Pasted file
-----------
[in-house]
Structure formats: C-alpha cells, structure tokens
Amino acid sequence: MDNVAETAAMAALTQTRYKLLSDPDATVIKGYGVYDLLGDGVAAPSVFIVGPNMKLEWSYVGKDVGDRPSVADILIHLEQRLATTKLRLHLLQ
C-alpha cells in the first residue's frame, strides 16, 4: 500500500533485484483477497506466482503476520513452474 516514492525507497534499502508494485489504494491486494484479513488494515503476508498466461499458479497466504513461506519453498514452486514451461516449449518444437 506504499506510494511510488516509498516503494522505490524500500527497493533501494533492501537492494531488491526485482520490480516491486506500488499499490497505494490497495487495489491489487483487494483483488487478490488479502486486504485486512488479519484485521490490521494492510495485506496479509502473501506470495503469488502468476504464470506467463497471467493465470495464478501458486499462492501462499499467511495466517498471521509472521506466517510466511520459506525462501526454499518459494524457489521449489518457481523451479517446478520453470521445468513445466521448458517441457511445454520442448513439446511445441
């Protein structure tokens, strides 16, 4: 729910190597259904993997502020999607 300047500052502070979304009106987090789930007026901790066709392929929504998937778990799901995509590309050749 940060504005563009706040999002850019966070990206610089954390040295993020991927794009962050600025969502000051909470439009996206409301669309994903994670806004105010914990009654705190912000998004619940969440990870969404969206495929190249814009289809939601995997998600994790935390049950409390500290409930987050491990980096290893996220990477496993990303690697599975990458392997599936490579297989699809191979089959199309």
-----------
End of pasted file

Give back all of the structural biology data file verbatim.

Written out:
[in-house]
Structure formats: C-alpha cells, structure tokens
Amino acid sequence: MDNVAETAAMAALTQTRYKLLSDPDATVIKGYGVYDLLGDGVAAPSVFIVGPNMKLEWSYVGKDVGDRPSVADILIHLEQRLATTKLRLHLLQ
C-alpha cells in the first residue's frame, strides 16, 4: 500500500533485484483477497506466482503476520513452474 516514492525507497534499502508494485489504494491486494484479513488494515503476508498466461499458479497466504513461506519453498514452486514451461516449449518444437 506504499506510494511510488516509498516503494522505490524500500527497493533501494533492501537492494531488491526485482520490480516491486506500488499499490497505494490497495487495489491489487483487494483483488487478490488479502486486504485486512488479519484485521490490521494492510495485506496479509502473501506470495503469488502468476504464470506467463497471467493465470495464478501458486499462492501462499499467511495466517498471521509472521506466517510466511520459506525462501526454499518459494524457489521449489518457481523451479517446478520453470521445468513445466521448458517441457511445454520442448513439446511445441
């Protein structure tokens, strides 16, 4: 729910190597259904993997502020999607 300047500052502070979304009106987090789930007026901790066709392929929504998937778990799901995509590309050749 940060504005563009706040999002850019966070990206610089954390040295993020991927794009962050600025969502000051909470439009996206409301669309994903994670806004105010914990009654705190912000998004619940969440990870969404969206495929190249814009289809939601995997998600994790935390049950409390500290409930987050491990980096290893996220990477496993990303690697599975990458392997599936490579297989699809191979089959199309």